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Old Jul 19, 2009, 7:08 AM   #1
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Default Spots on the lense

Gday

Everyday before I head out for a shoot I clean my lense. I have a small glass cover on it and clean it front and back along with my lense glass. So last weekend I was at go karts shooting away no worries. After taking over 1000 shots I packed up and headed home.

I loaded up my photos and begun looking at what I got. After the first 100 I noticed black spots that seemed to be little dirty spots on the lense. I checked the lense in the light and everything seemed to be fine so I checked my cap which was good. I cleaned my gear and put it away.

So this weekend I went out again to a motorbike event. The racing was fierce and I was taking some cracking shots. During the first race I decided to check my photos on my camera to make sure everything was ok... so far so good. After a while I decided to go somewhere and just clean my lense to make sure everything was ok.

I went back shooting away and didnt touch my lense for the rest of the day. Then this evening when checking over the photos I noticed the following... First few photos before cleaning the lense the photos have the spots on them... after I cleaned the lense they went away for 100 or so shots before coming back again... and then my last 3 shots of the day CRYSTAL CLEAR PERFECT SHOTS...

SO I ask myself WHAT IS GOING ON?

Can anyone help?

My gear is clean and I just got no idea whats going on!
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Old Jul 19, 2009, 8:06 AM   #2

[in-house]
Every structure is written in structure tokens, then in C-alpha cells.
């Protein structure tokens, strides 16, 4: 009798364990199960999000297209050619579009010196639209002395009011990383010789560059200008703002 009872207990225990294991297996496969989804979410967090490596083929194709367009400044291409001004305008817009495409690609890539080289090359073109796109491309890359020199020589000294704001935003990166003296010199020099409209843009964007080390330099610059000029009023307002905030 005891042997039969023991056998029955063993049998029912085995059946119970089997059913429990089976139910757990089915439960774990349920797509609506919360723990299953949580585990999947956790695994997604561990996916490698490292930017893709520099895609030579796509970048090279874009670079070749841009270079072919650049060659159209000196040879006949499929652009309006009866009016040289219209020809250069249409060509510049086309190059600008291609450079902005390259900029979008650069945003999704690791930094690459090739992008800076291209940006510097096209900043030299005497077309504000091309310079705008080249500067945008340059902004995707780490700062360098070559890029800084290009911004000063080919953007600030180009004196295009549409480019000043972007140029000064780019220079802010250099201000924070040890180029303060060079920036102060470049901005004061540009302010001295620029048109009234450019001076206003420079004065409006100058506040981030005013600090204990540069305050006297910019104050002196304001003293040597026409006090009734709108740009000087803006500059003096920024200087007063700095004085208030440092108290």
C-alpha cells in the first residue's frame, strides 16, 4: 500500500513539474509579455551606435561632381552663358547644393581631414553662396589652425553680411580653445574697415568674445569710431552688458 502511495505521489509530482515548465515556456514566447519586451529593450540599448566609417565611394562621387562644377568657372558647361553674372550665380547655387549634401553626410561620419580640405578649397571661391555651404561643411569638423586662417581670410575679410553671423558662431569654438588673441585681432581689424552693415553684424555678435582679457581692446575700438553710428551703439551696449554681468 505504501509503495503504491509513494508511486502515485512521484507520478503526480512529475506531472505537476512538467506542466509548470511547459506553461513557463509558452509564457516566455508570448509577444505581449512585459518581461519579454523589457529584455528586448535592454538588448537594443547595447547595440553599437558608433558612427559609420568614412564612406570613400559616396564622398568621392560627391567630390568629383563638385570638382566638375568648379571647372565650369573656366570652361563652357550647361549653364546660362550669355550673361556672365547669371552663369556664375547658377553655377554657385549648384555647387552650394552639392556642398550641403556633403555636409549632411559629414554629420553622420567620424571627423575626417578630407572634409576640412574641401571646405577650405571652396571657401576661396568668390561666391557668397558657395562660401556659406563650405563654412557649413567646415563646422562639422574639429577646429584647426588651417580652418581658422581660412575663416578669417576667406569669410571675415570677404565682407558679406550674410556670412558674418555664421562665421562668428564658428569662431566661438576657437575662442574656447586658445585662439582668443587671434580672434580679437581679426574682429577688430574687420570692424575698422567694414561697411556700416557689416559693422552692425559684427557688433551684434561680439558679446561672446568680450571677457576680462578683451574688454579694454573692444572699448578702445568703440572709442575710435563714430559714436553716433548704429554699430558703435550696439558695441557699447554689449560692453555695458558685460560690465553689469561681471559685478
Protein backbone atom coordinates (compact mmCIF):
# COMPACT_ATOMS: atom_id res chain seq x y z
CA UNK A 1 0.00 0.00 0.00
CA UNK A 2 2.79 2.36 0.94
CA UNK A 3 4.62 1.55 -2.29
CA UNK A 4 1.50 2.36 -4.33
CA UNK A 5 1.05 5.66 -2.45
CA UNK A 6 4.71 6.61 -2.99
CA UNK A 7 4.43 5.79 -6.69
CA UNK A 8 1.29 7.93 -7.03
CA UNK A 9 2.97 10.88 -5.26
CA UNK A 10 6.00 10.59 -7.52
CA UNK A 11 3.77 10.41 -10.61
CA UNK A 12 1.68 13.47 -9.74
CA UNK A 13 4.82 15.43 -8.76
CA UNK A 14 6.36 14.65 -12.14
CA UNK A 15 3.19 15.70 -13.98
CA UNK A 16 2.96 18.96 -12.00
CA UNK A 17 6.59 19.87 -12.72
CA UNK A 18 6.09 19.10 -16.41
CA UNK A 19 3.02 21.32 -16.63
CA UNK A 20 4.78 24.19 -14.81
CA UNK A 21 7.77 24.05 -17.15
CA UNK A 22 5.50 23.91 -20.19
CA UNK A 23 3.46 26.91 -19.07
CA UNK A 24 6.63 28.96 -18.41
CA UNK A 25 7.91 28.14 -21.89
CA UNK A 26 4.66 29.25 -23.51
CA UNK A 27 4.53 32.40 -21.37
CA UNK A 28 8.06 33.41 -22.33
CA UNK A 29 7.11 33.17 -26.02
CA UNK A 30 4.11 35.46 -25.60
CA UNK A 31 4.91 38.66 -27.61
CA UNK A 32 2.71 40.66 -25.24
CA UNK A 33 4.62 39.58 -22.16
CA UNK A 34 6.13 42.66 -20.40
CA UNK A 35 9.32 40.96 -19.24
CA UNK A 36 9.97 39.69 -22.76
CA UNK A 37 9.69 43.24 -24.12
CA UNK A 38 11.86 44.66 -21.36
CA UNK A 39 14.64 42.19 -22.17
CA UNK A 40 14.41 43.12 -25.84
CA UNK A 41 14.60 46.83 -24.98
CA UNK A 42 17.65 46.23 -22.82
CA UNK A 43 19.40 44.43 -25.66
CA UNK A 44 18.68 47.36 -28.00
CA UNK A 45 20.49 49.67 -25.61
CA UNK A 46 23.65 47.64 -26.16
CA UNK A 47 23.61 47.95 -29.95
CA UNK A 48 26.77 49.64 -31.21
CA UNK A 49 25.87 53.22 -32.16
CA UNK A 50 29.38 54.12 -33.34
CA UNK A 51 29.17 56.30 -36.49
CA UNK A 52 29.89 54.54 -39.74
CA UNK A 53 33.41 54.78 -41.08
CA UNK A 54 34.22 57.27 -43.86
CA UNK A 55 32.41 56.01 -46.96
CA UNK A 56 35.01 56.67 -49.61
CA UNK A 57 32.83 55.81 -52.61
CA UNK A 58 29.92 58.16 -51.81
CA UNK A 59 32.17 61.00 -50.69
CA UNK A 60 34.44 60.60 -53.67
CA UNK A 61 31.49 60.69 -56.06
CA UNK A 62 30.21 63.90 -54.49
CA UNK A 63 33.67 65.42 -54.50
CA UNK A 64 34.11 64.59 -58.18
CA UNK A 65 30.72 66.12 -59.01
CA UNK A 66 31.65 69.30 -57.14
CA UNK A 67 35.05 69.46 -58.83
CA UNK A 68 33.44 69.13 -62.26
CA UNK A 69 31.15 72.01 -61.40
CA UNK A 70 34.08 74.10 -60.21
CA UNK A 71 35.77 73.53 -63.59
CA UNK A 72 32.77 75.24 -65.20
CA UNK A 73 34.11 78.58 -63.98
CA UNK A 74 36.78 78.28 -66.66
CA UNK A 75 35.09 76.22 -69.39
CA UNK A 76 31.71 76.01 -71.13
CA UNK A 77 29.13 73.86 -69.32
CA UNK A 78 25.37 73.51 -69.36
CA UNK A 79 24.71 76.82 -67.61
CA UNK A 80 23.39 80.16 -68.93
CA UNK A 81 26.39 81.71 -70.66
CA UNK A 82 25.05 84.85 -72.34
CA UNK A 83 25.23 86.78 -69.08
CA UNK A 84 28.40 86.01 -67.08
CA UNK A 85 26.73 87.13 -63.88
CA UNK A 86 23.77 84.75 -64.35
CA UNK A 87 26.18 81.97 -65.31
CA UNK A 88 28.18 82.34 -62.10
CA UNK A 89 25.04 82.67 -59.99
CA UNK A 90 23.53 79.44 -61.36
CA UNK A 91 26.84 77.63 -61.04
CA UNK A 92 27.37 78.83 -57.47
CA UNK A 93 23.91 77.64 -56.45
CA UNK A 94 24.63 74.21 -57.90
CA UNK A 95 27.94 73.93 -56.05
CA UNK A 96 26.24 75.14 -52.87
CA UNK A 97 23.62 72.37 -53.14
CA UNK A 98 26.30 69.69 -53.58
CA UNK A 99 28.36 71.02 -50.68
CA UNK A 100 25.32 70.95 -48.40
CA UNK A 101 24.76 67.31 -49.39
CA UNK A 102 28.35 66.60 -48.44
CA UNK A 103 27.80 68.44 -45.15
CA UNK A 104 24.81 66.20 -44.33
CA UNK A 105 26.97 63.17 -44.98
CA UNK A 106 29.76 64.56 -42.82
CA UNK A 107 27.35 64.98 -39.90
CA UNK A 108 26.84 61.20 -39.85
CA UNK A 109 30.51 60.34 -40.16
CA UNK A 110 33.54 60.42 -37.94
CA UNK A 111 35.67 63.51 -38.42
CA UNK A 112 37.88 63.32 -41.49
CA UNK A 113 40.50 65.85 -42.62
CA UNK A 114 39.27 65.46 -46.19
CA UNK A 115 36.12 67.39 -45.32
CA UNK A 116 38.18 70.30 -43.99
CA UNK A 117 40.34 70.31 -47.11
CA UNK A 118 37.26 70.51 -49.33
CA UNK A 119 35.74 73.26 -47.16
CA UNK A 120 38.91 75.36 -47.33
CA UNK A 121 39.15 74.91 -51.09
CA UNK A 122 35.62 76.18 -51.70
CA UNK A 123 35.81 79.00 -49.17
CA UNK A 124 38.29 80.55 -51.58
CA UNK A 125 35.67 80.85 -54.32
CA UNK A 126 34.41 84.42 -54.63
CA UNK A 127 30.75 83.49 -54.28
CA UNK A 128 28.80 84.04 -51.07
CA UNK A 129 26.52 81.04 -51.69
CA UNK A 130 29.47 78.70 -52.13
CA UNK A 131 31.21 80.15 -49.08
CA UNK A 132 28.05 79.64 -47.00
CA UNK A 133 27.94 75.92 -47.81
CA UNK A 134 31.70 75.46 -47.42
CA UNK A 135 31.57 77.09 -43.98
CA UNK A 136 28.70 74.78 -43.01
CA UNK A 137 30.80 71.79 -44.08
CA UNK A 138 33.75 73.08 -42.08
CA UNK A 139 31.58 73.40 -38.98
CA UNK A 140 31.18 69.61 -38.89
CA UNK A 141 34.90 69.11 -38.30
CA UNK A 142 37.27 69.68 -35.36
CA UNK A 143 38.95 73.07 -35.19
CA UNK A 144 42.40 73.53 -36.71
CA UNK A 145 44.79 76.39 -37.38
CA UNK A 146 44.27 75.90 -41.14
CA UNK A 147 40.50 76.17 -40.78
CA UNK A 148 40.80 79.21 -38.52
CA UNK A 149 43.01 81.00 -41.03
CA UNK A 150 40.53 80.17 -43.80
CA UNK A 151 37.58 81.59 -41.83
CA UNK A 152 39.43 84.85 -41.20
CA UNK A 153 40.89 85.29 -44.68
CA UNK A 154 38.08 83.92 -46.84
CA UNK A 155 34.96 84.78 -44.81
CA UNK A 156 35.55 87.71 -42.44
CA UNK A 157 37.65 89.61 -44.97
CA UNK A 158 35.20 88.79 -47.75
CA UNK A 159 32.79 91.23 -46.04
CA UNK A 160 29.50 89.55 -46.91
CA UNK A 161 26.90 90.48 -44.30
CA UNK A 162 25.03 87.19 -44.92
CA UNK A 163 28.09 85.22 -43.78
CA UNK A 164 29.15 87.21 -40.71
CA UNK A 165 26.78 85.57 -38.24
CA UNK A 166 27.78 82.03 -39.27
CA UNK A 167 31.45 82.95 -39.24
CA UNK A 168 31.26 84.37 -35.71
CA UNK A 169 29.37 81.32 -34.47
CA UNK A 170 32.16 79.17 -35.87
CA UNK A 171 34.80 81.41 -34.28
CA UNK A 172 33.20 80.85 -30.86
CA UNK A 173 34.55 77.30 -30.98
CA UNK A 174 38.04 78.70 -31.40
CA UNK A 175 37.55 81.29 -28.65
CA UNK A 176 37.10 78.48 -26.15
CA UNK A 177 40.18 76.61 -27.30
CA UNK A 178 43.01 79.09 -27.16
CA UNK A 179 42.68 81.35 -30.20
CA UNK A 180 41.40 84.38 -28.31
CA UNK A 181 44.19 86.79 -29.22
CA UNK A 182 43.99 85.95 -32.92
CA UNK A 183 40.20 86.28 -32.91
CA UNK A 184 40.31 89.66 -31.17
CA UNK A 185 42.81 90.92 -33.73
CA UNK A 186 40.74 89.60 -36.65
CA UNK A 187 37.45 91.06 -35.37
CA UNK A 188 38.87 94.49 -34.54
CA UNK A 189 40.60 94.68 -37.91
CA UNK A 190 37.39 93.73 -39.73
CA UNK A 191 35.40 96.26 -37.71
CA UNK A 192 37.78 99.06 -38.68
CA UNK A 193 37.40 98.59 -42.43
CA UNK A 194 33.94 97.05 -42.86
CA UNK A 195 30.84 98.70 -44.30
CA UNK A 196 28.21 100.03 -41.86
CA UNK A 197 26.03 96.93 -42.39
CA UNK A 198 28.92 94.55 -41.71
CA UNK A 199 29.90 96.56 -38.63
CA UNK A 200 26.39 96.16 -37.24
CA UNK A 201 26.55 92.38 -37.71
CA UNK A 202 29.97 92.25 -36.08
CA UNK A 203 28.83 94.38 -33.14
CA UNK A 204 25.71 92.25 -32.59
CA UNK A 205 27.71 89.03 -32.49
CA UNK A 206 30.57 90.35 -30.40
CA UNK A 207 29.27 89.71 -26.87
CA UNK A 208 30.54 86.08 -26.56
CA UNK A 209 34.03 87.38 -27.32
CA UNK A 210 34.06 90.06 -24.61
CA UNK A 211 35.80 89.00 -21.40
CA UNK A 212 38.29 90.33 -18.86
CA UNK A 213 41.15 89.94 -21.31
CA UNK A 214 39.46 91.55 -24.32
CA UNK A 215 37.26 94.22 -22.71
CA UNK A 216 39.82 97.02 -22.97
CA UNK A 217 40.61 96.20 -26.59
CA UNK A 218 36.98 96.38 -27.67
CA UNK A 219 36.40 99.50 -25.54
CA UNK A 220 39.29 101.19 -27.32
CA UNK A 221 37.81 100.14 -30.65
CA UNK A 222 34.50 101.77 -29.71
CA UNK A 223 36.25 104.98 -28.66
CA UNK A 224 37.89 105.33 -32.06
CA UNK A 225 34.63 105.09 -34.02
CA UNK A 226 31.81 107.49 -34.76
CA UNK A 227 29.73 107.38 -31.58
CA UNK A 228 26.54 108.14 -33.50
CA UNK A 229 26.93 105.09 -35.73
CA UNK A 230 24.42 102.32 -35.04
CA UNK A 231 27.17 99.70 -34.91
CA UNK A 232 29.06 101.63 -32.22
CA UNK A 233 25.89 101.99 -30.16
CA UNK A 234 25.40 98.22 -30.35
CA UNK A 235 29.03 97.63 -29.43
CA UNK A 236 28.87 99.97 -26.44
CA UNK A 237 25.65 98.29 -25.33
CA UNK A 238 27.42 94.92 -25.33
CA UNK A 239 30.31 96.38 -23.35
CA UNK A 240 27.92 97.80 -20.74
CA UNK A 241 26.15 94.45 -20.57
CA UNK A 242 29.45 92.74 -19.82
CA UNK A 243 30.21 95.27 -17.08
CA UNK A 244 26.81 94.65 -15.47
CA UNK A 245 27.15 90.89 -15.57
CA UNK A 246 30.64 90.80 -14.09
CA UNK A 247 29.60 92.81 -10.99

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My guess would be a dirty sensor. Make an exposure of the clear sky and change the lens and shoot another. If you find the culprit in the same place on both it will be due to dirt or dust on the sensor or mirror. Cleaning of both has been covered many times and you'll find it here through the search. Seldom does dirt on a lens show up on photos. One reason you may not have noticed the spot after cleaning could have been the stop you were using. Dust on a sensor is more noticeable the furthur you stop down.
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Old Jul 19, 2009, 8:20 AM   #3
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Ive done that as well still no improvement. The spots are there unless Im at full extension (300mm) where they can be slightly seen

See below of 2 different photos. First is the spots and second is the last shot of the day.


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Old Jul 19, 2009, 12:45 PM   #4
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You are almost certainly seeing dust on the sensor.

Spots on your lens surface emphatically do not make your pictures look like that. In fact you can't see them at all, they only affect the overall sharpness and contrast.

If you don't believe me check out this link:

http://www.lensrentals.com/news/2008...ment-scratches